But I’ve always thought of it as both social justice work and spiritual repair. In Matthew 25:36, Jesus exhorts his disciples to attend to the imprisoned and the oppressed: “I was in prison and you came to visit me.” How to accompany someone on that journey inside the walls, and inside their hearts and minds?

As T.B. writes, echoing Frost, in his poem “Miracle”:

I just need a miracle
Im feeling so lost I dont know
Where to go
This path im on leads down
into a crossing road
Making a decision on
which way to go…

In many respects, WIR reflects the spirit of Father Gregory Boyle, founder of Homeboy Industries, who calls the purpose of his work “kinship”:

No daylight to separate us. Only kinship. Inching ourselves closer to creating a community of kinship such that God might recognize it. Soon we imagine, with God, this circle of compassion. Then we imagine no one standing outside of that circle, moving ourselves closer to the margins so that the margins themselves will be erased. We stand there with those whose dignity has been denied. We locate ourselves with the poor and the powerless and the voiceless. At the edges, we join the easily despised and the readily left out. We stand with the demonized so that the demonizing will stop. We situate ourselves right next to the disposable so that the day will come when we stop throwing people away.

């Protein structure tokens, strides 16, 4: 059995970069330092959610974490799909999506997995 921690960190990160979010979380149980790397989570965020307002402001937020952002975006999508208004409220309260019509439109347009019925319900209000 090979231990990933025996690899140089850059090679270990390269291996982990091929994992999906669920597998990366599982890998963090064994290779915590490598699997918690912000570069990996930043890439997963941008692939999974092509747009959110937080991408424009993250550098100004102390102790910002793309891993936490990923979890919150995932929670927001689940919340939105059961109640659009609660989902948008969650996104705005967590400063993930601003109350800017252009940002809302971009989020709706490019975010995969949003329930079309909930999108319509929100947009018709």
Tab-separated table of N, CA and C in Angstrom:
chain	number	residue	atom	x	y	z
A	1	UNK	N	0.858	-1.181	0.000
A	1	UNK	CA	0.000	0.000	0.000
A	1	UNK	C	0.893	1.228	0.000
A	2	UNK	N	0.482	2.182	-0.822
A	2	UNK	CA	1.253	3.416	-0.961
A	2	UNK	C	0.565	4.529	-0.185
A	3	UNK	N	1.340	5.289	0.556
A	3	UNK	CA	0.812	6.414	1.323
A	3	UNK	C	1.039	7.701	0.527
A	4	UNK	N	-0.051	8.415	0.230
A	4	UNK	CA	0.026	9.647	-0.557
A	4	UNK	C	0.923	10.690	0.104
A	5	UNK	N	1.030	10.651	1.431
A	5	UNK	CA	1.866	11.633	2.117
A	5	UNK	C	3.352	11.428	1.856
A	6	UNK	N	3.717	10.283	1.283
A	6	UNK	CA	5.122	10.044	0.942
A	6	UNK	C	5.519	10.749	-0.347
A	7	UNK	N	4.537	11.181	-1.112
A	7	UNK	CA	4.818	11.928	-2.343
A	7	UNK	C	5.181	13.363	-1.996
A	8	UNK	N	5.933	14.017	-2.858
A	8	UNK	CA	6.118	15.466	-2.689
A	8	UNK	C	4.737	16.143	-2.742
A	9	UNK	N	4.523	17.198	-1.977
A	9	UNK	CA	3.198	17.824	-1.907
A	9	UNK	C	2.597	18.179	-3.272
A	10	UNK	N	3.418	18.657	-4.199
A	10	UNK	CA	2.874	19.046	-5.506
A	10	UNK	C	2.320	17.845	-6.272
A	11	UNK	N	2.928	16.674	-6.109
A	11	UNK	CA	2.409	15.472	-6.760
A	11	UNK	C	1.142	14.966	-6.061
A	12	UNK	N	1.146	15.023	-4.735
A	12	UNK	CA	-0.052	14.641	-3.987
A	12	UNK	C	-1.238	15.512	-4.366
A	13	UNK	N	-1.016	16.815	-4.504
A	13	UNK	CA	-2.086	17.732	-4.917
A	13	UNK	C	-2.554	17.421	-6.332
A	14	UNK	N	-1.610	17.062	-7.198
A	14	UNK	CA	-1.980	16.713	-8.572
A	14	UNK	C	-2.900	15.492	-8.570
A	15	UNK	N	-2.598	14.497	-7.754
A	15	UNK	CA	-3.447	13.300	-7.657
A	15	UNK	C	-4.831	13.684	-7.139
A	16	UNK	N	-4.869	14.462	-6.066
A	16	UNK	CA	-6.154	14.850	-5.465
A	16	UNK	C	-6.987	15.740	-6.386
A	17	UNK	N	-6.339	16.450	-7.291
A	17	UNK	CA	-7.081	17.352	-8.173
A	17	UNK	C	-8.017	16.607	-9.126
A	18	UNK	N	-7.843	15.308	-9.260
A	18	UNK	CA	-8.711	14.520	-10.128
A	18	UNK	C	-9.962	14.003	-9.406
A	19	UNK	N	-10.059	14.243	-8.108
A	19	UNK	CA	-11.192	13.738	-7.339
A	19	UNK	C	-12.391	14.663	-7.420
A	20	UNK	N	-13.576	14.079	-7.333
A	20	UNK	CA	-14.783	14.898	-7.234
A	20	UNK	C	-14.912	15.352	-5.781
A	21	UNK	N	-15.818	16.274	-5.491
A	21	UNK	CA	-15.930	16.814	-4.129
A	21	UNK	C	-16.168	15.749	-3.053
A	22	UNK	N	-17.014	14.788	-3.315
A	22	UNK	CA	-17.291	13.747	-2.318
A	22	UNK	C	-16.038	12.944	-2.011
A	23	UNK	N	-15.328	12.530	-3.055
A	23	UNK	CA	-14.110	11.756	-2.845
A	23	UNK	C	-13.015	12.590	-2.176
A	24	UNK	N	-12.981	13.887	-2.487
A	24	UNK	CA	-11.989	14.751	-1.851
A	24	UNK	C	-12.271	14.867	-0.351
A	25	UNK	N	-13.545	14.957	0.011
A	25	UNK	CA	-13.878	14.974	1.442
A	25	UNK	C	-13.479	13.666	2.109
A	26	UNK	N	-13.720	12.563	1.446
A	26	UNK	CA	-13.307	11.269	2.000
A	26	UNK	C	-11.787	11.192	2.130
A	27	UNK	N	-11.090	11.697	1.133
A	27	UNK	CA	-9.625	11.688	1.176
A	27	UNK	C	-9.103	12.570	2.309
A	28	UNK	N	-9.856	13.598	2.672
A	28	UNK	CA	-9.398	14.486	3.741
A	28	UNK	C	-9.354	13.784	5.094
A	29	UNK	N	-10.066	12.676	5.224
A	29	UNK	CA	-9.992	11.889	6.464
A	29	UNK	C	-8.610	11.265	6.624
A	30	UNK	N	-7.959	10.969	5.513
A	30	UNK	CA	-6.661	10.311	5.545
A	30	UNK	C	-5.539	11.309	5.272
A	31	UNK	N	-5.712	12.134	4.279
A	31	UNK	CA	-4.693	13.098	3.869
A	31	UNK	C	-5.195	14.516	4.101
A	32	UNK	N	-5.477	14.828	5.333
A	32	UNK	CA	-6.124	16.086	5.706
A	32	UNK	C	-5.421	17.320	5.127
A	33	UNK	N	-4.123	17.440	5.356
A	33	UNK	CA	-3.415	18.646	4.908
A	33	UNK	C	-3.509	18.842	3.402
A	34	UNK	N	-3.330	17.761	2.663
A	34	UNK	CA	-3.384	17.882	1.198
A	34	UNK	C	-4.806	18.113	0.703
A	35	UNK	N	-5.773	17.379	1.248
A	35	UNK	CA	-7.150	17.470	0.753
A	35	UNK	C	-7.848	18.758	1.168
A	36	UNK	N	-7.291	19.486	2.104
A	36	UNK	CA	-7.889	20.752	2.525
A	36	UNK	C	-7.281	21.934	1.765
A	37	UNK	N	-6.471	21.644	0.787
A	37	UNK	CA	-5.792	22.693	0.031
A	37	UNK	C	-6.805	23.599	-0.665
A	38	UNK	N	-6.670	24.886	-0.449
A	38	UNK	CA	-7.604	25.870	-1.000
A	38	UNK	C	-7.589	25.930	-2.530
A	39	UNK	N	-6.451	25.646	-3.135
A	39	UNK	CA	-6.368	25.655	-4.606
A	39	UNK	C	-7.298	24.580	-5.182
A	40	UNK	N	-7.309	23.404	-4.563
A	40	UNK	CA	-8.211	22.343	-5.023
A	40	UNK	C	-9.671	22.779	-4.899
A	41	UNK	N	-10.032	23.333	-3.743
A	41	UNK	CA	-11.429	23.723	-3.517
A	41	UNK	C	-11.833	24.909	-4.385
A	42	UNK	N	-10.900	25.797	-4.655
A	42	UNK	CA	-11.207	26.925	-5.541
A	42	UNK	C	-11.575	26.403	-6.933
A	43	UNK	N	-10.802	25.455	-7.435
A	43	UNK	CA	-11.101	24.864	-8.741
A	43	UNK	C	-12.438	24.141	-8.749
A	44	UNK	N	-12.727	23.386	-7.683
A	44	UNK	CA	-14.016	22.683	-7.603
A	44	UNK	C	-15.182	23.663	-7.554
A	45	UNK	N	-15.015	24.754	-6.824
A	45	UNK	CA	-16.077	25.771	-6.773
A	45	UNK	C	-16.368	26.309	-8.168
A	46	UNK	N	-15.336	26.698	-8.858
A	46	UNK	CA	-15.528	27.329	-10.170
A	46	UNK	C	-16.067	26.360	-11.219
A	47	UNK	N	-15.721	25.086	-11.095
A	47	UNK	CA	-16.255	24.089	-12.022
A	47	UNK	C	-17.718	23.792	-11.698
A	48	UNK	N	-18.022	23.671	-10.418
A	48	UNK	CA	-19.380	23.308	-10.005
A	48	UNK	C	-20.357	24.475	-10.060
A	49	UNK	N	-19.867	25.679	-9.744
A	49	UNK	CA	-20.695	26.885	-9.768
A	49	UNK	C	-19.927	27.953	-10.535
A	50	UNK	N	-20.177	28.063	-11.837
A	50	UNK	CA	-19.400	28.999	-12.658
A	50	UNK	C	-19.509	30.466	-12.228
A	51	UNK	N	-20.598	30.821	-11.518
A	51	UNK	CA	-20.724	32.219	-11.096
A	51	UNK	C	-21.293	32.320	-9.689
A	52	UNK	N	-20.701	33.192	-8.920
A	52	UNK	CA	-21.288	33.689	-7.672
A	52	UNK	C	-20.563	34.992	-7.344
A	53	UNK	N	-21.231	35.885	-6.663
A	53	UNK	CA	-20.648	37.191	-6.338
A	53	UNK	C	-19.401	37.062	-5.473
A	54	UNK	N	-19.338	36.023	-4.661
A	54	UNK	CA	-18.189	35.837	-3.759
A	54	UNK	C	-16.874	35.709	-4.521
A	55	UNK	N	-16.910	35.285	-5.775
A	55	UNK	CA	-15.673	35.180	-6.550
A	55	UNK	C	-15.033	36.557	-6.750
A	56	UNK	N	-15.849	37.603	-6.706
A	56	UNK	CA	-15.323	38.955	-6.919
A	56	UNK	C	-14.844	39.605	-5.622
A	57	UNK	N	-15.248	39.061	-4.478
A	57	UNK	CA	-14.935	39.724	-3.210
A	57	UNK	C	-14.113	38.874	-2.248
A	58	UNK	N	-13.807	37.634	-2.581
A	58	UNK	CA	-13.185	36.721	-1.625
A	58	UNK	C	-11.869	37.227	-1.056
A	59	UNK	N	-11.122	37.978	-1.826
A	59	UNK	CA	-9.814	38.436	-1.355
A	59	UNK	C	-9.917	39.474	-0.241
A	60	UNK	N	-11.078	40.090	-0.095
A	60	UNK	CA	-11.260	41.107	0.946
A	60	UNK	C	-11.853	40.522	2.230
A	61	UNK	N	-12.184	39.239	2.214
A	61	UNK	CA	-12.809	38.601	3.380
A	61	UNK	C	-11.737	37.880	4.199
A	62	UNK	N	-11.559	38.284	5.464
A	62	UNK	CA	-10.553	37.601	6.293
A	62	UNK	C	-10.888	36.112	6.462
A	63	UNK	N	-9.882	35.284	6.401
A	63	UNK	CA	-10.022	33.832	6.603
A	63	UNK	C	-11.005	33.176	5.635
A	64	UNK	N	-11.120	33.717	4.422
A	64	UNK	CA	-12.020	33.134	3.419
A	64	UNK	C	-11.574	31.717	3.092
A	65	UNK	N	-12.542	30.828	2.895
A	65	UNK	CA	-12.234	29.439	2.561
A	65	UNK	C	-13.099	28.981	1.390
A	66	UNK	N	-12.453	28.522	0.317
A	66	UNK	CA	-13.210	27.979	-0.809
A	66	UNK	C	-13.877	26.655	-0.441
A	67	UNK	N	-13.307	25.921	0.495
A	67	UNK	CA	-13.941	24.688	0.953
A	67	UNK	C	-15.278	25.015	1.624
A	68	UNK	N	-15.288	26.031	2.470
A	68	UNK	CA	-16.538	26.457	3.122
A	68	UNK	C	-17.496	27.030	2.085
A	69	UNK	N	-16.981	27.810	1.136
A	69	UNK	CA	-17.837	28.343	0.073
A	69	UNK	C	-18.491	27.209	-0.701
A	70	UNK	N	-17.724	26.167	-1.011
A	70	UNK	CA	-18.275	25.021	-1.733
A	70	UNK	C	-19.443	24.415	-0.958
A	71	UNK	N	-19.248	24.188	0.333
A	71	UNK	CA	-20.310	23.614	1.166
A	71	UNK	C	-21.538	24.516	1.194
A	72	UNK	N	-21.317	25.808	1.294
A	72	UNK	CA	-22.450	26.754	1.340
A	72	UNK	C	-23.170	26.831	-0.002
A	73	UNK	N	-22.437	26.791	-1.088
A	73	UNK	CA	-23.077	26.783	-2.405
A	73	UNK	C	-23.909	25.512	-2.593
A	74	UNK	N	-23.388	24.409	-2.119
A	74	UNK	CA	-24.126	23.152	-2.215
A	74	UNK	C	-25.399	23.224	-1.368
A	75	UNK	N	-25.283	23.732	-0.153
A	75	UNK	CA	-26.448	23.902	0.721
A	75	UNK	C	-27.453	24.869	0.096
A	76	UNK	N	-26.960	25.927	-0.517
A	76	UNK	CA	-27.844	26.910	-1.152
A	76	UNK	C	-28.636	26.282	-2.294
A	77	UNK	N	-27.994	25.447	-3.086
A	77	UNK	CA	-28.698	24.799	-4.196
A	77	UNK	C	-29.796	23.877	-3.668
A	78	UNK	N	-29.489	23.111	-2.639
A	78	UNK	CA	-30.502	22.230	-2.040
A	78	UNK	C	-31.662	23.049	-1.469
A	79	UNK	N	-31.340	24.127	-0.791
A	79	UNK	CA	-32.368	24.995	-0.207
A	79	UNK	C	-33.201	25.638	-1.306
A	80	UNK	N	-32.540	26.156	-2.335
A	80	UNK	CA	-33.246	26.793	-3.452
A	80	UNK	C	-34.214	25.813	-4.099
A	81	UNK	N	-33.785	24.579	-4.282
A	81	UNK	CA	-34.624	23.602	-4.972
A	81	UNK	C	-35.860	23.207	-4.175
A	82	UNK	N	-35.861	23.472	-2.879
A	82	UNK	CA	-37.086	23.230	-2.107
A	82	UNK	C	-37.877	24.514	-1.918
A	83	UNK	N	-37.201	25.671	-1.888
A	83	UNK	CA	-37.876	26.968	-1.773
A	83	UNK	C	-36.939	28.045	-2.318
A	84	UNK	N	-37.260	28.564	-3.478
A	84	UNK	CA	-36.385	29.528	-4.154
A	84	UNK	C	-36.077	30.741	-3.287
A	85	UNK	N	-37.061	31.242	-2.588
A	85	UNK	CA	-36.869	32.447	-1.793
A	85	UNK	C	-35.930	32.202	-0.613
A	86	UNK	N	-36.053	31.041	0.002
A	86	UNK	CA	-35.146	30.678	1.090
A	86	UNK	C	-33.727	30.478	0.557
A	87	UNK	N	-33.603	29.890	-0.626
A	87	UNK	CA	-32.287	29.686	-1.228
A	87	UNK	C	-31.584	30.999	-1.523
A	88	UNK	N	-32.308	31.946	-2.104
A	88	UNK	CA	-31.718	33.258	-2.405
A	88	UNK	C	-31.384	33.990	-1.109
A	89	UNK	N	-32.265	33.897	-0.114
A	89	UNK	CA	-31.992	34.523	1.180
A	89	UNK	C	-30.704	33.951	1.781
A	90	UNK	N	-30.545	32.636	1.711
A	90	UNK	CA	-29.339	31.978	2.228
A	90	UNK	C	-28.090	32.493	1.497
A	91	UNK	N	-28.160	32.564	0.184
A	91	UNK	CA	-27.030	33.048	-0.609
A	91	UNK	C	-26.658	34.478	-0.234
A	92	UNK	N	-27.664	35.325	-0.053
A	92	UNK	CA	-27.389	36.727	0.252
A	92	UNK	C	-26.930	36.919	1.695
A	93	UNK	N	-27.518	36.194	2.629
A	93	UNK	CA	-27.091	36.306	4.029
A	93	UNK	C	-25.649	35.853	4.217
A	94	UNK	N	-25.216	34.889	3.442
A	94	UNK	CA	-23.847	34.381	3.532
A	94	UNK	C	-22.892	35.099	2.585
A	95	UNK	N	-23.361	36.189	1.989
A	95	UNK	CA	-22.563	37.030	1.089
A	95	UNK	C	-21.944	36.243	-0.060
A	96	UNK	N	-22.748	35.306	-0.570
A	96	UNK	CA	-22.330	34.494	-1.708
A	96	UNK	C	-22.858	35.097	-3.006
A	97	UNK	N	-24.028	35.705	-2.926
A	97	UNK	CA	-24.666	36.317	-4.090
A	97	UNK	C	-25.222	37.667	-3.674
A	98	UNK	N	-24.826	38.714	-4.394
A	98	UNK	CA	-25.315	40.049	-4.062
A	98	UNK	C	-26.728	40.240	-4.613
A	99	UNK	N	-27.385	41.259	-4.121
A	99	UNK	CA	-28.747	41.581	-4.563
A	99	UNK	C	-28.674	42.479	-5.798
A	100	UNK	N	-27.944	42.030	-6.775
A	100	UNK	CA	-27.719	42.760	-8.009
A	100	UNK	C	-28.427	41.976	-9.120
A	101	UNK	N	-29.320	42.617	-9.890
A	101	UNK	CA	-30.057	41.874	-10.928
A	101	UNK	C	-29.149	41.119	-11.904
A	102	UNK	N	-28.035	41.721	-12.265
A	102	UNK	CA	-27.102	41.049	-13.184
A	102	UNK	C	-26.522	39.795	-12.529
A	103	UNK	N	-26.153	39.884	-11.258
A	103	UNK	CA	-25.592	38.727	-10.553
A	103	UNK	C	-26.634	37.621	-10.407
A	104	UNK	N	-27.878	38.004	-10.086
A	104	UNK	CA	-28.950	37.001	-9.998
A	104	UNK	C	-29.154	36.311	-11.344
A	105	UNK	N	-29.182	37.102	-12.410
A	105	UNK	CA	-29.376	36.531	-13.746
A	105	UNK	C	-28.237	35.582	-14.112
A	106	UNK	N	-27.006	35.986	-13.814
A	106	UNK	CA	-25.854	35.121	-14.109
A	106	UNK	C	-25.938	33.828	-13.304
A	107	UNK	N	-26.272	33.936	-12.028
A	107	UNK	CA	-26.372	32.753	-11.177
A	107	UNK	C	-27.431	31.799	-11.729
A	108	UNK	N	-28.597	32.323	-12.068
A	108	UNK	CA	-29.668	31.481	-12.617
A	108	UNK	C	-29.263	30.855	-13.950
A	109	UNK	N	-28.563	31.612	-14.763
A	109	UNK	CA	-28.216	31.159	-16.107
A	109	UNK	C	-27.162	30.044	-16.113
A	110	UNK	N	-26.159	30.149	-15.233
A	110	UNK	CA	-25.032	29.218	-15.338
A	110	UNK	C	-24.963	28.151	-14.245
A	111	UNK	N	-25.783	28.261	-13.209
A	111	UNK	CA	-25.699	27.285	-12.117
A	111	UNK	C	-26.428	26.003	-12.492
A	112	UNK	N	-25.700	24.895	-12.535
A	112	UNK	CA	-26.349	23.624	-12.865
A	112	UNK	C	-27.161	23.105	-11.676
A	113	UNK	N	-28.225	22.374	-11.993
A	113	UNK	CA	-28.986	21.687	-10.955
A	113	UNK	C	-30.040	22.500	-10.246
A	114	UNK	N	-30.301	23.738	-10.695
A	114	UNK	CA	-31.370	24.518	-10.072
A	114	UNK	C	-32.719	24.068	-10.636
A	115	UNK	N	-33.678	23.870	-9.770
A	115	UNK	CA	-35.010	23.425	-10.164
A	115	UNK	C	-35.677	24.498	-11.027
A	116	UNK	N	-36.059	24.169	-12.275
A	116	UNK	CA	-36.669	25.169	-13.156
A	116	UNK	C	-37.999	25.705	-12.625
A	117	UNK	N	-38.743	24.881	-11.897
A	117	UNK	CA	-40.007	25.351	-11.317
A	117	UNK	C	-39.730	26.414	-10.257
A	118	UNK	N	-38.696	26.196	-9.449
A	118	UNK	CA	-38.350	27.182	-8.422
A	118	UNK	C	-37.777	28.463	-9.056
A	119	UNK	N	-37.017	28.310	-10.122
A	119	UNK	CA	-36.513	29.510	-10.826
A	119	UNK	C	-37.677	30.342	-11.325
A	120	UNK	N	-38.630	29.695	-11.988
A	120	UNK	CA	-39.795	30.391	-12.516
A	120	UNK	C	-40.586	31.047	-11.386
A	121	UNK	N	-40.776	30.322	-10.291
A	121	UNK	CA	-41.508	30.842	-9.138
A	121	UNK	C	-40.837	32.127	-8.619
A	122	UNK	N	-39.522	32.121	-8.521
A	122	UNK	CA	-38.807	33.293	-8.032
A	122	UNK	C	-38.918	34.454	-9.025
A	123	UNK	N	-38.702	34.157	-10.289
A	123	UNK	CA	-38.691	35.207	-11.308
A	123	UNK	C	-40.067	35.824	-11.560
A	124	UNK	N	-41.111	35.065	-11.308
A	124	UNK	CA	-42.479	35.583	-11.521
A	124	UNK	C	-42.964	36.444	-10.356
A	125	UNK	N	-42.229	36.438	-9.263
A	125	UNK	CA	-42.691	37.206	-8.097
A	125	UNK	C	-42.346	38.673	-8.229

For Boyle, building kinship is not a gift to the poor or powerless or voiceless. It is a gift that everyone opens, even those whose privilege has disconnected them from the human family. Writers in Residence, at its best, puts people together to explore, reflect, laugh—and in the process, become community. 

As Catherine, another Writer in Residence, writes in “Love Letter From a Piece of Paper to a Pen”: 

I love the way you glide
upon the lines.
You make my surface shine
with your words
you leave me blind. 

Boyle also says that his work at Homeboy Industries is not ultimately merely about job training: “It’s connection and kinship that ultimately heals people. Training will come as a kind of side-order, but the main meal is tenderness and healing.” 

I asked Zach what he thought the Writers got out of WIR. “They want to be seen, heard, and understood,” he said. “They want their contribution to matter to someone else. And they need the opportunity to make mistakes, to learn from failure. They don’t have the luxury to play. WIR is where play happens.”